I am a news junkie and a 48-year-old mother of three. Having my third child later in life has caused me to be a bit jaded, unconcerned with doing “the right thing” all of the time — parenting-wise, that is.
I say this to defend the fact that my 4-year-old typically watches the NBC Nightly News. Not a fan of cable news and the 24-hour pundits who rant and rave on either side of the political spectrum, I prefer to get my news the old-fashioned way, in one, concise half-hour, while I make my family’s dinner.
As a mom who works three part-time jobs and does a lot of community volunteering, I am not home as much as I would like, so my little Sarah attaches herself to me pretty tightly when I am. Thus, her exposure to the news.
As much as I have heard that it might be too much for her little brain to absorb, I have rationalized my guilty pleasure by telling myself that she isn’t paying attention, that it surely goes right over her head.
I learned otherwise the hard way. As she sat in the kitchen munching carrots to hold her over until dinner was ready, the lead news story came on. It was another shooting and the police were looking for the assailant who was still at large.
The next story was about Donald Trump. Sarah looked up at the television and asked who it was. I explained that he was running for president and, in an attempt to make that understandable, that meant he “wanted to be the boss of our country”. I went on to explain that I prefer the other candidate. To explain my choice, I may have use the words “bully” or “mean” to describe the man on the screen.
This may seem like too much information for a child so young, but I seemed to remember being as vocal about current events with my older children, now teens, and they were not traumatized. In fact, they are both avid followers of politics and international affairs today, excelling in social studies. My high-schooler in particular enjoys a hearty debate and has the knowledge and passion to back up her stance on numerous issues.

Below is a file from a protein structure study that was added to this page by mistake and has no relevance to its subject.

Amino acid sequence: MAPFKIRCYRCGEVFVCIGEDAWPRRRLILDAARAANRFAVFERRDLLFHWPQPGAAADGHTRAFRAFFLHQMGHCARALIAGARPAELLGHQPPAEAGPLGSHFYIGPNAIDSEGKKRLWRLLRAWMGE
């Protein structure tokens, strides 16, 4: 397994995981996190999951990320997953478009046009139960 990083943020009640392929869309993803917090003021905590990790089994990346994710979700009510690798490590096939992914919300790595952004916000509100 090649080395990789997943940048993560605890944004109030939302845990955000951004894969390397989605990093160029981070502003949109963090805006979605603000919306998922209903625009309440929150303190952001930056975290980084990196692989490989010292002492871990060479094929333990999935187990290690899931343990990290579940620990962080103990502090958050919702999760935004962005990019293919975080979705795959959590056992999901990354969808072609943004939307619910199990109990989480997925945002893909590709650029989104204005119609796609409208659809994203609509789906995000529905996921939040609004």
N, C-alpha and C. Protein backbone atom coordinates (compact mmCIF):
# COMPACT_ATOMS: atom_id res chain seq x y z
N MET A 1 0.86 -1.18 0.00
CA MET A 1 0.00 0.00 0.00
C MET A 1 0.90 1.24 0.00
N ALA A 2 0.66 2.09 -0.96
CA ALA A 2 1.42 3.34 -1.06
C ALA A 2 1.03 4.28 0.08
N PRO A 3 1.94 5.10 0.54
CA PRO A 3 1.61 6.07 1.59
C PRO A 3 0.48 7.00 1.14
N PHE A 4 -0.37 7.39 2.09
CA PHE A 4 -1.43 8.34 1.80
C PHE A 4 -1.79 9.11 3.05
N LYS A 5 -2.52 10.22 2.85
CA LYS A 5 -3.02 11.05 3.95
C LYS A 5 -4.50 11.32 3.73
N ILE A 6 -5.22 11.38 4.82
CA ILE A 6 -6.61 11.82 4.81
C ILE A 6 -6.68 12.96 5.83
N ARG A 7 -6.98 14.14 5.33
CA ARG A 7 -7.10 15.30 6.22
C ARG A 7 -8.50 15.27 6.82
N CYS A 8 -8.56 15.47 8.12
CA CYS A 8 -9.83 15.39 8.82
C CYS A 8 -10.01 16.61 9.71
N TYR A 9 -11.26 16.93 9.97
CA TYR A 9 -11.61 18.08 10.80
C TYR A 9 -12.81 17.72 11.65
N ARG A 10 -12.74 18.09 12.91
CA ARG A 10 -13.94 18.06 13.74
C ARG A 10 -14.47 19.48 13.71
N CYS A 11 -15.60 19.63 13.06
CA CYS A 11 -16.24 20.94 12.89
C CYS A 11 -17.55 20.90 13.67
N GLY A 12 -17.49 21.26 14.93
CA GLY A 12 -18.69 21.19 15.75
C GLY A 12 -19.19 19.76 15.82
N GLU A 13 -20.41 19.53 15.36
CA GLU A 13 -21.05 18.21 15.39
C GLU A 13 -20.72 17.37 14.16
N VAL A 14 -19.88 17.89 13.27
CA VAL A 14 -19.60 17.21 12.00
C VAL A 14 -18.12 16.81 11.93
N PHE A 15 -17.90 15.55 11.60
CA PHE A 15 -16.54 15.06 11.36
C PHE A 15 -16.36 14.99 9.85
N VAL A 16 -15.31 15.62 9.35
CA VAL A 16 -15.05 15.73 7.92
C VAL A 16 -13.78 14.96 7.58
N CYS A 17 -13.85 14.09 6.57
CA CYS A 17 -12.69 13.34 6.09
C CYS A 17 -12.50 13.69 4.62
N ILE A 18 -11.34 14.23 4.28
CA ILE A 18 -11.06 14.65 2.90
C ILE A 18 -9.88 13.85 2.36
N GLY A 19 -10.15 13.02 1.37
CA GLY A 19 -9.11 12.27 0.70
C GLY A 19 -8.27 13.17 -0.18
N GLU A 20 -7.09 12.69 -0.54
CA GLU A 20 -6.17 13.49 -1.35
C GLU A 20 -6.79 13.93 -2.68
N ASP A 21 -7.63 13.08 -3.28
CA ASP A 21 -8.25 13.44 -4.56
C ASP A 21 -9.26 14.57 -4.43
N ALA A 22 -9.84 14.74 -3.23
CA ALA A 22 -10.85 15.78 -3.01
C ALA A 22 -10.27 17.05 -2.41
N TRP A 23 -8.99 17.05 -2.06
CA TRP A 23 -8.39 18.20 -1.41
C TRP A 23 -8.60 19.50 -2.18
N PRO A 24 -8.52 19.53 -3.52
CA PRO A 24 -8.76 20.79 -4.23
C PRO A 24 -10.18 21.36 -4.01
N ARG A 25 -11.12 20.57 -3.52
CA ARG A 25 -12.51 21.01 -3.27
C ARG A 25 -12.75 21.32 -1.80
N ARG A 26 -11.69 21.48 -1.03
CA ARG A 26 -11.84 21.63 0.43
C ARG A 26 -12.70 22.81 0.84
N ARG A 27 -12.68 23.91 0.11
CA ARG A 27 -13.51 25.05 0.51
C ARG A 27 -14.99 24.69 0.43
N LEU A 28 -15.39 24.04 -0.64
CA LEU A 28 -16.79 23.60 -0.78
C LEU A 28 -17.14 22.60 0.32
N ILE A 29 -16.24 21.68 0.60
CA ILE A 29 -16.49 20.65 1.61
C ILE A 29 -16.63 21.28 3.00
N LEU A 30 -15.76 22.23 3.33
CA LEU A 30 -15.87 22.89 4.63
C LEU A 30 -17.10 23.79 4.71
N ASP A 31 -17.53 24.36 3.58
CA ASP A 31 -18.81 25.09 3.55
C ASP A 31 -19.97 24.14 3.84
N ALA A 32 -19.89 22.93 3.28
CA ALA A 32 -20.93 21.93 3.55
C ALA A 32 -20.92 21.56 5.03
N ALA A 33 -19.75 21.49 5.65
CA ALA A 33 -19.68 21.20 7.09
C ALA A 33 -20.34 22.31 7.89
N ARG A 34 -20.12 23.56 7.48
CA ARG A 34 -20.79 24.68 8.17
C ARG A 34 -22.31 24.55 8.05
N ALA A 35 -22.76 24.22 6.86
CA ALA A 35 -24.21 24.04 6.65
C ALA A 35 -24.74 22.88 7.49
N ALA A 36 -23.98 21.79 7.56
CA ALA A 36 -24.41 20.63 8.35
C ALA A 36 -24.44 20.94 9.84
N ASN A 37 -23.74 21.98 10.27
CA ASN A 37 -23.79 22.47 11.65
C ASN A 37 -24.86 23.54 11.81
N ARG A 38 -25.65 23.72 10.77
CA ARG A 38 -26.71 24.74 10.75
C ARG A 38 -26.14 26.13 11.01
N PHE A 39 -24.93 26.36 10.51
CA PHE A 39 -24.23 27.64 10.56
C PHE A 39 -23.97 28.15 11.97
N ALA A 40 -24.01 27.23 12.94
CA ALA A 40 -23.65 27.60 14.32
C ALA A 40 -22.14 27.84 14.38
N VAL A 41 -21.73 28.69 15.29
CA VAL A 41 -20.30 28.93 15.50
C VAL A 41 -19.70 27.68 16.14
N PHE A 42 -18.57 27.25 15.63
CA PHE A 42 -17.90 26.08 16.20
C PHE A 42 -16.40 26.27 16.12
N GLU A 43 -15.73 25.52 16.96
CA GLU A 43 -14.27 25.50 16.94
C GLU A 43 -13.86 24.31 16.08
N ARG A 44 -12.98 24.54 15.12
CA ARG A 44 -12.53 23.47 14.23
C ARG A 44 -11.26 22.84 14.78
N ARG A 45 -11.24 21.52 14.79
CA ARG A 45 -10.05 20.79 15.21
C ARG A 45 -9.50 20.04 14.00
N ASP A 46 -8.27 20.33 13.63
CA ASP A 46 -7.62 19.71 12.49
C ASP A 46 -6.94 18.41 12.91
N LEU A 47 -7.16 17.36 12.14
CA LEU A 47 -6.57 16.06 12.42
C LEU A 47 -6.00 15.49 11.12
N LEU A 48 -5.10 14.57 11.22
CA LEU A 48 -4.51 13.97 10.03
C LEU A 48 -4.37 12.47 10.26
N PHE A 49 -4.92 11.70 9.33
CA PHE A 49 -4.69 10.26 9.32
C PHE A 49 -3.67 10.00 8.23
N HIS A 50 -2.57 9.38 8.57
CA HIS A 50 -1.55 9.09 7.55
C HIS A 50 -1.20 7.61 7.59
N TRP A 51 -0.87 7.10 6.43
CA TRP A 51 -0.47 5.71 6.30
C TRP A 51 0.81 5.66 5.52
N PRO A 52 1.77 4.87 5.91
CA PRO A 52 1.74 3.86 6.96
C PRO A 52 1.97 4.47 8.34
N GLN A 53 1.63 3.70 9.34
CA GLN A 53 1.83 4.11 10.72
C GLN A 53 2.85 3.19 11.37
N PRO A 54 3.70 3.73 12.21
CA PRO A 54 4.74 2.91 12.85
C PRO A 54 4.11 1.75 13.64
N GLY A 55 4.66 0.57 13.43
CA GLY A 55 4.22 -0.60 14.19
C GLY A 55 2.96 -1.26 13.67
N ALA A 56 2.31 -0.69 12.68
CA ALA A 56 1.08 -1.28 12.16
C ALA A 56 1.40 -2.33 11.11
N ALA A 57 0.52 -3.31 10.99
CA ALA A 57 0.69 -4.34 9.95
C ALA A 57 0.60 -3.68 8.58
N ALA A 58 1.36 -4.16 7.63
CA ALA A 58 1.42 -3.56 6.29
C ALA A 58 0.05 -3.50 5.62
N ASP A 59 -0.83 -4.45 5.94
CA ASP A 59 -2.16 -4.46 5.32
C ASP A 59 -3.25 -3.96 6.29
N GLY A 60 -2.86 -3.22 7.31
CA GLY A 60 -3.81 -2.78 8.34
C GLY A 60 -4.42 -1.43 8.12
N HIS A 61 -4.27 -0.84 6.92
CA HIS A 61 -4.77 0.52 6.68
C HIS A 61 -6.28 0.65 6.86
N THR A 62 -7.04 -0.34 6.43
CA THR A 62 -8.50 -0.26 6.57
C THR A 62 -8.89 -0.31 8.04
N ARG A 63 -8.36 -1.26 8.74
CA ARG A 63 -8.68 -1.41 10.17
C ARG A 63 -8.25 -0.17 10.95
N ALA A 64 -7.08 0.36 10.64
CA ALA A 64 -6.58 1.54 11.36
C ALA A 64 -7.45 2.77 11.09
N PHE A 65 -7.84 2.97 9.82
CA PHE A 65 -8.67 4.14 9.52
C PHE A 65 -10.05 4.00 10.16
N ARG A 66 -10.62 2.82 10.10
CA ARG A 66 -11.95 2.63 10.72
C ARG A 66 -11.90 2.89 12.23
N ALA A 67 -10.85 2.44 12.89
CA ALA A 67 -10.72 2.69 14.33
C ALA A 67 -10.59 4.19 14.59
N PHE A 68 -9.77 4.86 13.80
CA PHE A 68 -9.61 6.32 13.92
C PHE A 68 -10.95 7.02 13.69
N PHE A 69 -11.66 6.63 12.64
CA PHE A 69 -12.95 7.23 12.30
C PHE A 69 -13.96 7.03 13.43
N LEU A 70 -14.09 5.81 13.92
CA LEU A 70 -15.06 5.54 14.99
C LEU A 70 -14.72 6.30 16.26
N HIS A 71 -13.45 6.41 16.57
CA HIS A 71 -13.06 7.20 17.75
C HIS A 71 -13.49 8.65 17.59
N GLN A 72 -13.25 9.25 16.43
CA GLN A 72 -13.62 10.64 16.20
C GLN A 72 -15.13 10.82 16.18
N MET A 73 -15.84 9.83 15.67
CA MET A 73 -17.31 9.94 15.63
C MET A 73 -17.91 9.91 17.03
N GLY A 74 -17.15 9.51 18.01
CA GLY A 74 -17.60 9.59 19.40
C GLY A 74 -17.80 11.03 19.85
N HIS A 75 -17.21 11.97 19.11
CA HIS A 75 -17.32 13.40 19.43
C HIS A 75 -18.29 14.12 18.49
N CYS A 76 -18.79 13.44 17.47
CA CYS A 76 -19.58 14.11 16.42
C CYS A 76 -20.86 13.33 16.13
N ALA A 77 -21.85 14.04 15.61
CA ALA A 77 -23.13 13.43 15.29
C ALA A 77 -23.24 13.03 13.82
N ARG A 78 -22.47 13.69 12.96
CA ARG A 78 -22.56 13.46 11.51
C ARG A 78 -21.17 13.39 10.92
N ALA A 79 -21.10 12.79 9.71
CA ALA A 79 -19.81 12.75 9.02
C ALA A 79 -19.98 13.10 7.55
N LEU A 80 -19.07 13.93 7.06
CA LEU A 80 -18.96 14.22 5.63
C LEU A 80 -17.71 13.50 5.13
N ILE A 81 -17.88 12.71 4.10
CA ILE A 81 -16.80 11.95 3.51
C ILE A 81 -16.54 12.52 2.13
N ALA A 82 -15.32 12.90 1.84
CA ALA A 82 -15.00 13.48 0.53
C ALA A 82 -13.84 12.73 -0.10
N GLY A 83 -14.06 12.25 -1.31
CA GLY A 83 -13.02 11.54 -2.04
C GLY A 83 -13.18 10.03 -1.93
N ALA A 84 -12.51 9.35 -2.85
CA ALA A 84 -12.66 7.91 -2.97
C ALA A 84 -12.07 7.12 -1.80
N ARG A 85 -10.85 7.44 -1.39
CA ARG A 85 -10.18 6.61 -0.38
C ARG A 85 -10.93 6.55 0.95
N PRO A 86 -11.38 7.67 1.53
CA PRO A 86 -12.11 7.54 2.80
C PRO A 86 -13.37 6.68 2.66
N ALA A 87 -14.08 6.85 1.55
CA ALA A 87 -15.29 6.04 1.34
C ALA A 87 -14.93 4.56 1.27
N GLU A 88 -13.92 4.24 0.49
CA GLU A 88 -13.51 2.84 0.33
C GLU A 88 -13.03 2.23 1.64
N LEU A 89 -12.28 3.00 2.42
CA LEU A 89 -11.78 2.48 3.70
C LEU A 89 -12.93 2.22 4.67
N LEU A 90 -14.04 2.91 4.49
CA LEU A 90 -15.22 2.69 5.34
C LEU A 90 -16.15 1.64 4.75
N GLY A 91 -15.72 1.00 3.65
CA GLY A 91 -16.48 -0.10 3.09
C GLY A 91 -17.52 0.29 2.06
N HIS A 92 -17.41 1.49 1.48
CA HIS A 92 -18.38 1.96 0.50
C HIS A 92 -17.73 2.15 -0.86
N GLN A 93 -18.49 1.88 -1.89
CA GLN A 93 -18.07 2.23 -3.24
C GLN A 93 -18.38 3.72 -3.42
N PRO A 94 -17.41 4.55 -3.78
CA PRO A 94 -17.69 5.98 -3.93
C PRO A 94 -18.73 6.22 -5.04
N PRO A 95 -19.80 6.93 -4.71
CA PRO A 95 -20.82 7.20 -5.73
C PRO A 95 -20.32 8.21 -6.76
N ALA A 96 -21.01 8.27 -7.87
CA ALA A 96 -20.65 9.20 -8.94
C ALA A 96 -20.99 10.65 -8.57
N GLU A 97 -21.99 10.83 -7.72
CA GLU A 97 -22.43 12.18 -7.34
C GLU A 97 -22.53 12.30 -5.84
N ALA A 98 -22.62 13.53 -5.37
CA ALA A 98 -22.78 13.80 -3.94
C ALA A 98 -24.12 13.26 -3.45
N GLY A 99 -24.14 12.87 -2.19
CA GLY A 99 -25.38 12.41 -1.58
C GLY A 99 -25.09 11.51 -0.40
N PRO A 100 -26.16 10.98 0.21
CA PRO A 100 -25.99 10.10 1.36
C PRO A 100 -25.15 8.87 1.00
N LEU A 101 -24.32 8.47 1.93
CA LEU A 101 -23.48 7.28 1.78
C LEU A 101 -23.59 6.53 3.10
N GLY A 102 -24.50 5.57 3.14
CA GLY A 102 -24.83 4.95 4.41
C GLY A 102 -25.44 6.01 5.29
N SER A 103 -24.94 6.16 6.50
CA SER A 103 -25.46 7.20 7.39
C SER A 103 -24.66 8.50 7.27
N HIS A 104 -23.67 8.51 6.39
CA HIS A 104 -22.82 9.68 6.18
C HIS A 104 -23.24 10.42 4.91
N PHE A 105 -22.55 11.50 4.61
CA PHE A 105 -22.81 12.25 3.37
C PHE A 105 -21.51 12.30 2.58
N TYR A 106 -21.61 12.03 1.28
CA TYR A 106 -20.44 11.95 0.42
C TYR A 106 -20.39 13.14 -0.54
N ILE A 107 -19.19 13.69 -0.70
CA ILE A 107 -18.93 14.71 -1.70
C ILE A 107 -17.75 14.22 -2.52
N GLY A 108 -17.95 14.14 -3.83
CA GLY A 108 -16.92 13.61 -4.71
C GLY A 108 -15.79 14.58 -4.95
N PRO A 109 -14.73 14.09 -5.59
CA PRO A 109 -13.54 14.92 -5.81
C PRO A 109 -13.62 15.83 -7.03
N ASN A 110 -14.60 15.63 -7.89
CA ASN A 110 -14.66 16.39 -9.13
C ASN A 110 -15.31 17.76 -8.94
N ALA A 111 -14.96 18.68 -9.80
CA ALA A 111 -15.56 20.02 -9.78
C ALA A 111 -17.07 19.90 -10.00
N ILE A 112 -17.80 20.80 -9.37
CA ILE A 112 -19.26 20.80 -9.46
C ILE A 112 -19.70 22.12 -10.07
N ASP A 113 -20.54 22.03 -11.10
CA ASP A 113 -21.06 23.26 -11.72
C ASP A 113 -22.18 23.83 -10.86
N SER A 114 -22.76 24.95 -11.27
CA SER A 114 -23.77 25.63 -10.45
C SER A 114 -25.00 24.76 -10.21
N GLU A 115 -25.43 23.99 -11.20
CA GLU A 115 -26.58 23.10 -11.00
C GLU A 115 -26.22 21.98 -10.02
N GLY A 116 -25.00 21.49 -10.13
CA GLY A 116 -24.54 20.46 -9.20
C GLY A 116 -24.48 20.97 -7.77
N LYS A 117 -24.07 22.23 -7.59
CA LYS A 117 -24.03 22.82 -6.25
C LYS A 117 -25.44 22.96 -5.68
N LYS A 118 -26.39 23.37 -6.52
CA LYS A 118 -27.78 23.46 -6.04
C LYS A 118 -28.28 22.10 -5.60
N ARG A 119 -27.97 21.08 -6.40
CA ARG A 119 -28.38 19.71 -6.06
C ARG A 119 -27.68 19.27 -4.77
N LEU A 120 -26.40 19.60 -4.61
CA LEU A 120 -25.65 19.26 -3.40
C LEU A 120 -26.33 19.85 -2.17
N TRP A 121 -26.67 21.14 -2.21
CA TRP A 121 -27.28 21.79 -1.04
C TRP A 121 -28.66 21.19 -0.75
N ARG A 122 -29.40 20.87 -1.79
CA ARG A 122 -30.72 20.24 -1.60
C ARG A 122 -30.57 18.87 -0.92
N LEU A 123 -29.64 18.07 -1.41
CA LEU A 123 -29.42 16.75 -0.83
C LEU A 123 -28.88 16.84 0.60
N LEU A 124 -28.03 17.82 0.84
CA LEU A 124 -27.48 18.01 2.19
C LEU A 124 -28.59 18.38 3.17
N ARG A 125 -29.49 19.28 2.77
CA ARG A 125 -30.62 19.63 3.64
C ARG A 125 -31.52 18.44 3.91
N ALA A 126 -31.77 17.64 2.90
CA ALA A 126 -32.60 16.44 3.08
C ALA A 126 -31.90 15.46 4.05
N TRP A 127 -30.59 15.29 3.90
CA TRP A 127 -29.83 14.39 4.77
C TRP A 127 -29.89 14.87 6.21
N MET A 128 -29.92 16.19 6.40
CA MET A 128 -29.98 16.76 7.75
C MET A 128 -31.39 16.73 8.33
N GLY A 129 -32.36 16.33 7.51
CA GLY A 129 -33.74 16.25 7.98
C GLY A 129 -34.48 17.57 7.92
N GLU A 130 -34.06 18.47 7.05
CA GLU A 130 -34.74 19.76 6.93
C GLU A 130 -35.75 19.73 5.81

Nothing seemed awry until the next morning. I was at work and my husband called to tell me that she had been talking constantly about Trump having a gun and coming to get us. The poor child had clearly intertwined the news stories in her mind. He put her on the phone with me so that I could attempt damage-control. When her nerves could not be calmed, he called my brother, a police officer who Sarah looks up to as a great protector.
Officer/Uncle David reassured her that Trump doesn’t have a gun, that the bad guys had been caught and put in jail, and that she was completely safe.
My husband let me know that Uncle Dave’s strong words of wisdom helped immensely, but that it was imperative that I do a follow-up when I got home.
This is how I was brought to find the positive aspects in a man I felt had none.
“Sweetie,” I said later. “If Donald Trump saw you, he would think you were such a cute, sweet little girl.” Looking for words that might actually ring true, I continued, “I bet he would want to give you a hug!”
“So is he a nice man, mommy?” she asked, waiting patiently for my reply.
“Yes, he is,” I replied, trying to conceal the clench in my jaw. “Donald Trump is a very, very nice man.”
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